Thursday, June 21, 2007

A word about staying at home

There have been a lot of conversations among feminists over the past several decades about how motherhood affects a woman's ability to participate in other spheres of society. The phrase "stay at home mother" has become the catch-all phrase for describing women who spend a great deal of their time being the primary care provider for their children. Truthfully, I don't quite hate the expression. But, I am getting closer every day.

Generally, SAHMotherhood is understood to be the state of having someone else, (probably the mother's partner, the child's other parent, etc) be the wage earner of the family. It is actually an arrangement that makes a great deal of sense. Except that we don't live in a world where people's work is paid with the assumption that they will be supporting an entire family. Certainly, a pretty solid portion of the population cannot support their family on a single income. A lot of people who are understood to be SAHMs are actually working weekends and evenings or from home, or in my case, some combination.

Many people think that I am a stay at home mother. Which makes sense because my partner works full time and my daughter does not go to day care. What boggles my mind is that when I am AT WORK at my coffee job, people ask me if I am a stay at home mother. I work on weekends and have friends watch my daughter on the one day each week when my partner can't. I am away from her about 20 hours each week. That doesn't even include the hours that I log each week doing development work for a small non-profit. During an average week, I work about 36 hours, (before we get into the several volunteer positions that I hold.) Most people would consider that employed.

Not to mention that caring for a little person is a lot of work. Although there are many benefits to spending so much time with my little one, a free and easy lifestyle is not among them. It is important to me that even women who are not working a 9-5 jobs be recognized for ALL that they contribute.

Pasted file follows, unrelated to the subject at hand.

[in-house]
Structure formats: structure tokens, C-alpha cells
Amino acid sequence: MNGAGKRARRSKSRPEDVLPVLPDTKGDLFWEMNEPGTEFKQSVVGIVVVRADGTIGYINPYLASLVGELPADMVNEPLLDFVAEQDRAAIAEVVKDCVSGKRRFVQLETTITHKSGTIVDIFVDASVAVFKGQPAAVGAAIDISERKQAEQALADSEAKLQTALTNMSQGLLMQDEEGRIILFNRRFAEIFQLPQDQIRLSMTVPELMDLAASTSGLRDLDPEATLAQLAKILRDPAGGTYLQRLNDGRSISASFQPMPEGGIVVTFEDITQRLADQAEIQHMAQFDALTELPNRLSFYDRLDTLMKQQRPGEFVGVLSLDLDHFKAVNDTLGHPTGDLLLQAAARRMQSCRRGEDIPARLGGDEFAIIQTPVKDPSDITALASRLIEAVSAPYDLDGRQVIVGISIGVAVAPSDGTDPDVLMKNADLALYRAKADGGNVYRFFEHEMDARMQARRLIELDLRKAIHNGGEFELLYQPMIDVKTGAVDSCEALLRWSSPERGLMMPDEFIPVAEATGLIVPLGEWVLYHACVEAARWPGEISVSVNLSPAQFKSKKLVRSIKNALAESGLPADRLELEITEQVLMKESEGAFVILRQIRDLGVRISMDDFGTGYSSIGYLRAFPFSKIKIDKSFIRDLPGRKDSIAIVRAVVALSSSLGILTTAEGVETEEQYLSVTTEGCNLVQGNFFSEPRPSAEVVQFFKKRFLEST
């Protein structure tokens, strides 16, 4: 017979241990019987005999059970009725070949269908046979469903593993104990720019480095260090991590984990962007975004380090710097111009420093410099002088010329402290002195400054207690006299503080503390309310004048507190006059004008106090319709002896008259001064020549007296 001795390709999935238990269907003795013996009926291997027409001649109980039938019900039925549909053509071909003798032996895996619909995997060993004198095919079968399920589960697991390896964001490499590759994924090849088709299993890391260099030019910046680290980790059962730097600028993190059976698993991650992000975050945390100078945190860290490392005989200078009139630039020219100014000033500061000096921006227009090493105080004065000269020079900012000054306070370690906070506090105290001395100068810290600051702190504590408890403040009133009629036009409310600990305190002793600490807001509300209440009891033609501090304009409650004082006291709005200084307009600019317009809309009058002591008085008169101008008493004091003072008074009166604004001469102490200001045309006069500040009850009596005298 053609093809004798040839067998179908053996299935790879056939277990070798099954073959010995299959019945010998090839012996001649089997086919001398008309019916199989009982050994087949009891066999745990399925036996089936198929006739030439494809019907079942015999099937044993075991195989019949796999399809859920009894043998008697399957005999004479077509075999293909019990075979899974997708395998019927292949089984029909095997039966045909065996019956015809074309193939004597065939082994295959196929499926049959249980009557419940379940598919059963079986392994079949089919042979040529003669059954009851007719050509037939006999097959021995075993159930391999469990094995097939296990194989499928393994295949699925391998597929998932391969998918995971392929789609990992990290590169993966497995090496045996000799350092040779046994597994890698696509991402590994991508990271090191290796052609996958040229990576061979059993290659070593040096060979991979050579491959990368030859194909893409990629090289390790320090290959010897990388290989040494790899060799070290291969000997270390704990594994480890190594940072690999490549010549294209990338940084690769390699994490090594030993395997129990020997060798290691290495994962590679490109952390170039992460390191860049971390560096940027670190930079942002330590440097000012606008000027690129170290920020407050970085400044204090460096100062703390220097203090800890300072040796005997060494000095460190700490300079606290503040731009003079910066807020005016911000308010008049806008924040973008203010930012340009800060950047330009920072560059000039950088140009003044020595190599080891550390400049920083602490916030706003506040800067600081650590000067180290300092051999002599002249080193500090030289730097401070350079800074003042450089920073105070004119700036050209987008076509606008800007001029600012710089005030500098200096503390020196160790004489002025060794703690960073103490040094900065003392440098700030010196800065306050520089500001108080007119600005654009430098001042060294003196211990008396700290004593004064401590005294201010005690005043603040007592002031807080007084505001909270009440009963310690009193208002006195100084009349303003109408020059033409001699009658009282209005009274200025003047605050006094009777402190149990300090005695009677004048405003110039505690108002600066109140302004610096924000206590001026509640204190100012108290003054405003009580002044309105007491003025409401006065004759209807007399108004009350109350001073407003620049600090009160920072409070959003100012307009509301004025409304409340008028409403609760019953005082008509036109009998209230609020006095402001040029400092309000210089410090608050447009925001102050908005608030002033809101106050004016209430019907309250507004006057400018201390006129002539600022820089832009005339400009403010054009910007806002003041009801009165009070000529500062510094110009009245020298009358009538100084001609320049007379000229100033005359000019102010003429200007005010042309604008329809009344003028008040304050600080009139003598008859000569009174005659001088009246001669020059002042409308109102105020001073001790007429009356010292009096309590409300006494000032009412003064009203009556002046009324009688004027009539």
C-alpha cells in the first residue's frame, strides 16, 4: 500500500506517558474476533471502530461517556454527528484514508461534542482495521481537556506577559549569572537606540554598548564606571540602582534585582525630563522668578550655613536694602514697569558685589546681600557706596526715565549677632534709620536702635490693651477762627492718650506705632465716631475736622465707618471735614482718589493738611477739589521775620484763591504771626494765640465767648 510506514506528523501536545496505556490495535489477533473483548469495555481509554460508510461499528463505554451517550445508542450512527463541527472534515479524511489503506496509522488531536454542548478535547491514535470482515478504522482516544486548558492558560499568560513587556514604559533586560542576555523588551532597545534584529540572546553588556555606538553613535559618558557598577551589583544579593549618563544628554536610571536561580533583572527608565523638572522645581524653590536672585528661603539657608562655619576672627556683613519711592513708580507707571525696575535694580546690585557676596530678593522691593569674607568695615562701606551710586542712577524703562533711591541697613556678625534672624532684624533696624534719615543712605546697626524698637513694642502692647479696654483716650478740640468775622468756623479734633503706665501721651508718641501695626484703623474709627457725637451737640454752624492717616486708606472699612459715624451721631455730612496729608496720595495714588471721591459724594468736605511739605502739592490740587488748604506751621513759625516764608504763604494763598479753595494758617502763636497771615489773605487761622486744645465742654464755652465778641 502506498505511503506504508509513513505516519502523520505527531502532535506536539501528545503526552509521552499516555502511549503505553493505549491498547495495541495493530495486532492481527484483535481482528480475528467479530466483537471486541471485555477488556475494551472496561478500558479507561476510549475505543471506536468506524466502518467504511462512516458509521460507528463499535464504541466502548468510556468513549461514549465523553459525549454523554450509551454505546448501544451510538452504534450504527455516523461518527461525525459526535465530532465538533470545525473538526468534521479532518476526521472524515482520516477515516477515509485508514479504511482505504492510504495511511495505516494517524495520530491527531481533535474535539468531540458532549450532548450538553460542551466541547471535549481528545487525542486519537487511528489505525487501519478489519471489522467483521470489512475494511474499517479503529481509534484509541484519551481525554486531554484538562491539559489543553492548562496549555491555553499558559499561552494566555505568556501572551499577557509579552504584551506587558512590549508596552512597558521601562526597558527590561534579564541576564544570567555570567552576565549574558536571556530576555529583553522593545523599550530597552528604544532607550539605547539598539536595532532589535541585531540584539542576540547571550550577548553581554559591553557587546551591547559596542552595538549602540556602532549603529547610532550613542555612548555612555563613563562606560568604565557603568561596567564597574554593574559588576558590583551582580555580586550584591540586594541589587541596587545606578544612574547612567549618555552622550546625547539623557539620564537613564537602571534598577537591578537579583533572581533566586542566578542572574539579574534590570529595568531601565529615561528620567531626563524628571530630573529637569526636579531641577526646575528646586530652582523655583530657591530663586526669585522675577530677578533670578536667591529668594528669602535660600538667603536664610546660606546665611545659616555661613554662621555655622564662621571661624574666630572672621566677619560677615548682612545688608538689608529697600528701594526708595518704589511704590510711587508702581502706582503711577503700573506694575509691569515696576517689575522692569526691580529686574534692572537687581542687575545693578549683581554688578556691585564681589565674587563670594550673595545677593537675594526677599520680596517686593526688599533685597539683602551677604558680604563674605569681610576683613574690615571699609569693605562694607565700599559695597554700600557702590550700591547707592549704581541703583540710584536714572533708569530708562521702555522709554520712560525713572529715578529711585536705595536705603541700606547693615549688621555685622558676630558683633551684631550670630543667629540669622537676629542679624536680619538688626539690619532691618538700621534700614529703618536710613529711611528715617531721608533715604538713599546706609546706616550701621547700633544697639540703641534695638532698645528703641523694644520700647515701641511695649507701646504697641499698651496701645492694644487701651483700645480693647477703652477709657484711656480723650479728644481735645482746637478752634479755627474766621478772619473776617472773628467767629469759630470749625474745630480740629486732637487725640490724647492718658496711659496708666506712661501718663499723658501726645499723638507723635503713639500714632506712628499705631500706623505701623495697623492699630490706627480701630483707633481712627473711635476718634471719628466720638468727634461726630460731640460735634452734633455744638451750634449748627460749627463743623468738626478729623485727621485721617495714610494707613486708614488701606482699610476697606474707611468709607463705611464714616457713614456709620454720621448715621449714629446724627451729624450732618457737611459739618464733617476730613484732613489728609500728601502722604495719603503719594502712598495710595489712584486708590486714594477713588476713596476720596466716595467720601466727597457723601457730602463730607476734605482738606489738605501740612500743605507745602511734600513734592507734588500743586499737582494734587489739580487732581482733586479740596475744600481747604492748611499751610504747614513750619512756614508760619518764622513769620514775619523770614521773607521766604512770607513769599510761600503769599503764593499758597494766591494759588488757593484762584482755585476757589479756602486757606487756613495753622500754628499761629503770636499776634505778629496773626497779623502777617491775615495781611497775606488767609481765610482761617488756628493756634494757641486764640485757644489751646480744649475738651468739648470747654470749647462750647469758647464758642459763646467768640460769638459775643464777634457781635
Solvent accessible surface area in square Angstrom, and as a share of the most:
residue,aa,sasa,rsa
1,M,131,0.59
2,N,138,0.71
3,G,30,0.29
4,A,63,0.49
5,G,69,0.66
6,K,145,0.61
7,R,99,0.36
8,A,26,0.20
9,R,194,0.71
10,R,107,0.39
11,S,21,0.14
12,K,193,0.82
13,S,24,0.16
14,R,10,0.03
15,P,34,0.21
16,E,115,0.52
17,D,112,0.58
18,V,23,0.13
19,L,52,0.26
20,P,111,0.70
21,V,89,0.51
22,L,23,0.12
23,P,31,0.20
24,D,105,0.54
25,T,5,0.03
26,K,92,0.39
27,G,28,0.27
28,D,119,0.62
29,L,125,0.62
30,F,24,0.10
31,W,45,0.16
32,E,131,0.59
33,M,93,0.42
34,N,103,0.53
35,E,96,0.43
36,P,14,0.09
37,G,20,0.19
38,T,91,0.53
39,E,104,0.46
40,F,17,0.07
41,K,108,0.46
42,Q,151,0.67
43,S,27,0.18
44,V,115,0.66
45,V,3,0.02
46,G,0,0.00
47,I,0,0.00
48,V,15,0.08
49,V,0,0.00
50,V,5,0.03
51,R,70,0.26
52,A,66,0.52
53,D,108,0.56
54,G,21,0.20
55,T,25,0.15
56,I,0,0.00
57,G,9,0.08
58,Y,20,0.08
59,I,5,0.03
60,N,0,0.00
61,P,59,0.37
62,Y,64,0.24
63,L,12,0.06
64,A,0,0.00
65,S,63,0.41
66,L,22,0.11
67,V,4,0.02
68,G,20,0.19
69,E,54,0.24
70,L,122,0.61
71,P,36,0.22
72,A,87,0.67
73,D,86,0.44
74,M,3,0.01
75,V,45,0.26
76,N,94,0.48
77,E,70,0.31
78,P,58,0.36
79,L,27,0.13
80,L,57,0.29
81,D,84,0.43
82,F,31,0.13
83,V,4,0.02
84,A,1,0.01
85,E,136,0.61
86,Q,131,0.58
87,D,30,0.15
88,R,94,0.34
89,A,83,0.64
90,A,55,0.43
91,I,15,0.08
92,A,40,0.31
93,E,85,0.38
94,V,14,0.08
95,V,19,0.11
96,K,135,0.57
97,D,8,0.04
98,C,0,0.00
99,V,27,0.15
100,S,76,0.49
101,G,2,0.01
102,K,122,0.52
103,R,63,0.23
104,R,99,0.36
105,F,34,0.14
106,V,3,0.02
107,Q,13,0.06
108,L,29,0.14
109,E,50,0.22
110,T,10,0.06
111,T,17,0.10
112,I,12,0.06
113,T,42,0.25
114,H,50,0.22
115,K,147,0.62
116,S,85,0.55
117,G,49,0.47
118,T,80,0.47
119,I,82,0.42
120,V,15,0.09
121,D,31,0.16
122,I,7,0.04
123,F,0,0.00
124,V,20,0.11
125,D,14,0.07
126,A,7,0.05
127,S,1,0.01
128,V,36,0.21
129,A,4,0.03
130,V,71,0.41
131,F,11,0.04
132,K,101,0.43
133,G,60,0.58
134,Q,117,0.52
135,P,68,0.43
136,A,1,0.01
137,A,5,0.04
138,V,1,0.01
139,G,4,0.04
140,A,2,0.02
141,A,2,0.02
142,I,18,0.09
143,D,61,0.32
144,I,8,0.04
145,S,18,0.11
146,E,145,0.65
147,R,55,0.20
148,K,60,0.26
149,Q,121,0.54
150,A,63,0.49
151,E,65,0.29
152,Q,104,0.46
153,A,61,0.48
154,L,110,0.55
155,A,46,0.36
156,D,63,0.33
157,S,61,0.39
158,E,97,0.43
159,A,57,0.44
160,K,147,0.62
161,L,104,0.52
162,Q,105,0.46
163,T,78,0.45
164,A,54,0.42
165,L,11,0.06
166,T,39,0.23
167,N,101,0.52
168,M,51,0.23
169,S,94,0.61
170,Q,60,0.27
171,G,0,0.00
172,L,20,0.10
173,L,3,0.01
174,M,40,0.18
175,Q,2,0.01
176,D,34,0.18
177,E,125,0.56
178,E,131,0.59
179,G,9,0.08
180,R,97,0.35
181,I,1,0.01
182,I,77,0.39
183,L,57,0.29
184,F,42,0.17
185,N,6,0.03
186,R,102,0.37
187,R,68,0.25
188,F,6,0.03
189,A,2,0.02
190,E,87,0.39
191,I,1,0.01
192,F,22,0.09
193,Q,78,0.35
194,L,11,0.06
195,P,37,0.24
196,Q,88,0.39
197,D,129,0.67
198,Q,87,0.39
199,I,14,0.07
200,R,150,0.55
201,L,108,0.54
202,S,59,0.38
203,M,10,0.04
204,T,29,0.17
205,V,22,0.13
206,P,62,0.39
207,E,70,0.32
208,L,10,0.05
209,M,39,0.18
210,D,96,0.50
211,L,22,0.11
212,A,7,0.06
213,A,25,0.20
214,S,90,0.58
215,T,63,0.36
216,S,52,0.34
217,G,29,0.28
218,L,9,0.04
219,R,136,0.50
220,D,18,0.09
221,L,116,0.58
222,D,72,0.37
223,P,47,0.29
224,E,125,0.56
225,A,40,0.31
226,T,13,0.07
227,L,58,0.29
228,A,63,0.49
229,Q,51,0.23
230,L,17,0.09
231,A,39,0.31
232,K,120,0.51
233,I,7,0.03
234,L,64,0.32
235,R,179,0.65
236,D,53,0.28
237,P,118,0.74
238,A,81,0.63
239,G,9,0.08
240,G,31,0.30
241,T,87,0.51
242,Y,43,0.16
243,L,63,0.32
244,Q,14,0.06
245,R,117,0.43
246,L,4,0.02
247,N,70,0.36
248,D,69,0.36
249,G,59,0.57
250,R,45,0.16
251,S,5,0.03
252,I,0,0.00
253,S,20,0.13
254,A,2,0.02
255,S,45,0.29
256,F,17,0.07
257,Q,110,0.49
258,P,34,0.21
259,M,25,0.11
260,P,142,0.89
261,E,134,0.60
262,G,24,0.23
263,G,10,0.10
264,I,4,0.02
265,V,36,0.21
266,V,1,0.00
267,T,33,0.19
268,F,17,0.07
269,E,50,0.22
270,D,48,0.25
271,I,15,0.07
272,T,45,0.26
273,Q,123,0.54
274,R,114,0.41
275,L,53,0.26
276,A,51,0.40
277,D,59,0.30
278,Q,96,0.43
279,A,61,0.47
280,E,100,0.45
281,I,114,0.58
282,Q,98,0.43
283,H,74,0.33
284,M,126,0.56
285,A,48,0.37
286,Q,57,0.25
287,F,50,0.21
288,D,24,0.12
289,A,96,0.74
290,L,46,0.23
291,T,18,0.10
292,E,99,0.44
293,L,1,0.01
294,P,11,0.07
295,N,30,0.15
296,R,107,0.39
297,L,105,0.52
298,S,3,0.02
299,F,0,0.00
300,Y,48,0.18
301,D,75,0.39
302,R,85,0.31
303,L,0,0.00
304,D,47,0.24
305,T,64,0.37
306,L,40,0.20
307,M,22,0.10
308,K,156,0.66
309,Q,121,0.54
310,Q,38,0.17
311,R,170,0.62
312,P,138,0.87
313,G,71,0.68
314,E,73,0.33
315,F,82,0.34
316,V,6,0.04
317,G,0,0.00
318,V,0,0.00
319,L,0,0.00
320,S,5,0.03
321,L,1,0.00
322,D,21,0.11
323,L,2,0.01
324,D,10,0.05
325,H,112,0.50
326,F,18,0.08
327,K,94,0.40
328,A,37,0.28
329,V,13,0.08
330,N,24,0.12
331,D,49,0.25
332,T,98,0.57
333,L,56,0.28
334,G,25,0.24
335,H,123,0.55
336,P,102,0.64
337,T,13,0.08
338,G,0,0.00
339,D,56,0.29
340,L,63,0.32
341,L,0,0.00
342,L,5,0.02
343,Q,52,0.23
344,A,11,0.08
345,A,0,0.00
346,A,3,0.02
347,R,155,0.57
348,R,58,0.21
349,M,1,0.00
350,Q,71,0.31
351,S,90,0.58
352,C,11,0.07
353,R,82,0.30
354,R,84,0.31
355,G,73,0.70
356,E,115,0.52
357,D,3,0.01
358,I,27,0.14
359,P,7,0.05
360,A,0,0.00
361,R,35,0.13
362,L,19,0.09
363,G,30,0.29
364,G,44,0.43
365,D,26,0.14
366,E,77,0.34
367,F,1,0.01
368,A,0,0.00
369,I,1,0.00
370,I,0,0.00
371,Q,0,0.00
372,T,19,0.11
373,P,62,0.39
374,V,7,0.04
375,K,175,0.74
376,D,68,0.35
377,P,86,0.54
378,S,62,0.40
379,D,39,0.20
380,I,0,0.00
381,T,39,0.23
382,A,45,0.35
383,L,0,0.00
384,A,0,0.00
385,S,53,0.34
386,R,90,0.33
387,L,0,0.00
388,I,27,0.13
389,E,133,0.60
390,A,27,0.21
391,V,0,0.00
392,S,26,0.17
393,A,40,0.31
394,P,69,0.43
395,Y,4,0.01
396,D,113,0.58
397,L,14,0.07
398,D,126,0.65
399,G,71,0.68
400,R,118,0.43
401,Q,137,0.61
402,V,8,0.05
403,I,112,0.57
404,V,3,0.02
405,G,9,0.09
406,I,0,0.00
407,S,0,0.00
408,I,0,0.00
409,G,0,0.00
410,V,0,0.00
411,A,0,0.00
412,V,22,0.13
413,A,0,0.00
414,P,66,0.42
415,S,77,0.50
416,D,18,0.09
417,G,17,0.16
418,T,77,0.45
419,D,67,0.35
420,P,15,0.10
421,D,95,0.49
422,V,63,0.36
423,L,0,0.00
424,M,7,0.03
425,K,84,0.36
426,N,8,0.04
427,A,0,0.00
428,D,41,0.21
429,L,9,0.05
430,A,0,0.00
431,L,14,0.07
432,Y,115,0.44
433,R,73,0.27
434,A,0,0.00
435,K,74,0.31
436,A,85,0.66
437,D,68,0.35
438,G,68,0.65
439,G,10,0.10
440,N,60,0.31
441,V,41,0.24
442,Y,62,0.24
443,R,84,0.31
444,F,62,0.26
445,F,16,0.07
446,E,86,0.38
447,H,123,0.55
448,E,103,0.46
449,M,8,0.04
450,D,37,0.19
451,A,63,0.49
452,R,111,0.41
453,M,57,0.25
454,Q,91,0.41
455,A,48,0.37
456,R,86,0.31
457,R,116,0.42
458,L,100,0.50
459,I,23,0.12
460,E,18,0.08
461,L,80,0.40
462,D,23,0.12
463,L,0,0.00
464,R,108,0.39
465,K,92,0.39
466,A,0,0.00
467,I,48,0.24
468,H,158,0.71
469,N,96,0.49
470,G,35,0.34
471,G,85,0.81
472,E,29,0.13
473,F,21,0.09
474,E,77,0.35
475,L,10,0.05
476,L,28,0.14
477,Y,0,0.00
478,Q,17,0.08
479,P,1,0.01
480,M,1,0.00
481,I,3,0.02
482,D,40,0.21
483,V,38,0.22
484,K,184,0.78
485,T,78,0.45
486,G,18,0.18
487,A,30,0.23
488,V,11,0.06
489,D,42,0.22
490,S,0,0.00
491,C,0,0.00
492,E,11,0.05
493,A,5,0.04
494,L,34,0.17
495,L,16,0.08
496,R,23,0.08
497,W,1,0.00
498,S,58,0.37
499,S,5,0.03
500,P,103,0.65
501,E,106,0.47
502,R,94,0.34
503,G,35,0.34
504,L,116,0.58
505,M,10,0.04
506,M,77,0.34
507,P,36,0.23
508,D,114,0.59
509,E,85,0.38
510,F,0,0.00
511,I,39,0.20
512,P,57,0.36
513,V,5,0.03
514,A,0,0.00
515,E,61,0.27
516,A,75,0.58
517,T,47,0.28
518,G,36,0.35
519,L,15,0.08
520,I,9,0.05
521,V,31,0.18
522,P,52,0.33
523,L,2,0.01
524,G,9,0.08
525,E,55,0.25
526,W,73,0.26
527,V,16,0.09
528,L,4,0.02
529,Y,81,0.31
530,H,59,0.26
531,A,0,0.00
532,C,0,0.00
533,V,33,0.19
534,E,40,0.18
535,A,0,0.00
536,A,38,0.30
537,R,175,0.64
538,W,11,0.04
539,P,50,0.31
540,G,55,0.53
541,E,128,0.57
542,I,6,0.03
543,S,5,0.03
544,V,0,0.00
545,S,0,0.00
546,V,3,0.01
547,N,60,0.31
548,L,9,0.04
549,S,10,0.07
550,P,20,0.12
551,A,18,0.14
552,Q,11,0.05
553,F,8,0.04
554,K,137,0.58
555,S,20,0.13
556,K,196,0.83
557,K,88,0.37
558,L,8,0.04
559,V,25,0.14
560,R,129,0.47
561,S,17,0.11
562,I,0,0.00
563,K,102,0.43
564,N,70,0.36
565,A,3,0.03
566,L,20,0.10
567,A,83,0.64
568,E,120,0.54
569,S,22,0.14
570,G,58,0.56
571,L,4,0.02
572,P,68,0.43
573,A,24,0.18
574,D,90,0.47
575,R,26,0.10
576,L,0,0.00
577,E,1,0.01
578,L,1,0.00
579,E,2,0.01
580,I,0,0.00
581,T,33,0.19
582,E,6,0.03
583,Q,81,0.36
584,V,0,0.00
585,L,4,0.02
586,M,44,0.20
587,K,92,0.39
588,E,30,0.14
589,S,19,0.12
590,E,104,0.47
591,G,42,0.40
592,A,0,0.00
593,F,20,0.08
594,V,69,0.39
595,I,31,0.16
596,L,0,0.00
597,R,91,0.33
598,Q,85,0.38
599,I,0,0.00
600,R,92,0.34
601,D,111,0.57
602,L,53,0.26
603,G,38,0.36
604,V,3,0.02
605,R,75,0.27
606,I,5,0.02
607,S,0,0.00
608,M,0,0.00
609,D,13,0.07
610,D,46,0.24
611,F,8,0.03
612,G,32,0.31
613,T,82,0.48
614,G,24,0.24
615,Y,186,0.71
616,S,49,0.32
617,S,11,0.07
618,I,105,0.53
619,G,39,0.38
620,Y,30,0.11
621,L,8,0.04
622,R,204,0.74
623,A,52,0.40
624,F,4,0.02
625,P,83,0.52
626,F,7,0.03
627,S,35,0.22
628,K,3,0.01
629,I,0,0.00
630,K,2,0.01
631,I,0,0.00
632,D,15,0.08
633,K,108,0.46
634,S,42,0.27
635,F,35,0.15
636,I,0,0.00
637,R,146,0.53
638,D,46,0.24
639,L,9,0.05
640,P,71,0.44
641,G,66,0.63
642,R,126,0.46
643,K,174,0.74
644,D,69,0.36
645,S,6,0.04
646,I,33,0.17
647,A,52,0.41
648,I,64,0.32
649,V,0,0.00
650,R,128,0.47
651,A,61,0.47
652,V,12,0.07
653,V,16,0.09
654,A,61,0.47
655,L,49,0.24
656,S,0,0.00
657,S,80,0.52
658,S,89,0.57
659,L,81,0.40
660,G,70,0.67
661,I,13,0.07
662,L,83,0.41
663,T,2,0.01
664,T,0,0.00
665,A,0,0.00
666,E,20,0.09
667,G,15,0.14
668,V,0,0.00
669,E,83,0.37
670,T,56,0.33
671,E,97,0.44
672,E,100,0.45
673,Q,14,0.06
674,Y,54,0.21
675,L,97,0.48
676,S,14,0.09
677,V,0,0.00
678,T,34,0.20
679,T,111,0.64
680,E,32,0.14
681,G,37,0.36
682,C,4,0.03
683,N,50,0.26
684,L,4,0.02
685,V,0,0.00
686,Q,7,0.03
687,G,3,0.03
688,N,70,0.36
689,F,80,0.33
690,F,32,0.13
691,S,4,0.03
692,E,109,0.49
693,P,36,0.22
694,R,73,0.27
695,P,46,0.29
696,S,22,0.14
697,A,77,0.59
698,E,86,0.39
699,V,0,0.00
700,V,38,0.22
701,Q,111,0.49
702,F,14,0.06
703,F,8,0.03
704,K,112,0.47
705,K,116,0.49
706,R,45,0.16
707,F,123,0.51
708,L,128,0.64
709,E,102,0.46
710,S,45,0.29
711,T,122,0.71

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Wednesday, May 09, 2007

I have been called upon to respond to this news item: (as a vegan mother)
Parents Convicted in Baby's Death
ATLANTA (AP) A Superior Court jury in Atlanta convicted a vegan couple of murder and cruelty to children Wednesday in the death of their six-week old, who was fed a diet largely consisting of soy milk and apple juice.
27-year-old Jade Sanders and 31-year-old and Lamont Thomas will receive automatic life sentences for starving the boy, who weighed just 3.5 pounds when he died.

Defense lawyers said the first-time parents did the best they could while adhering to the lifestyle of vegans, who typically use no animal products. They said Sanders and Thomas did not realize the baby, who was born at home, was in danger until minutes before he died.

But prosecutor Mike Carlson told the jury yesterday during closing arguments that they are ``baby killers.''

The jury deliberated about seven hours before returning the guilty verdicts.

Firstly, this story has nothing to do with vegans.

It is a very sad story, and I feel moved to say a great deal about the incident. However, i feel completely unmoved to defend a vegan lifestyle. Anyone who reads this story and comes away hating or blaming vegans should look inside themselves and see whether they are swayed to hatred of entire groups based on the actions of individuals every time that s/he reads the news. The truth is that people with different identities do terrible things all the time. It would be a mistake to assume that any individual represents the entire group with whom they identify. There is no exception in this case.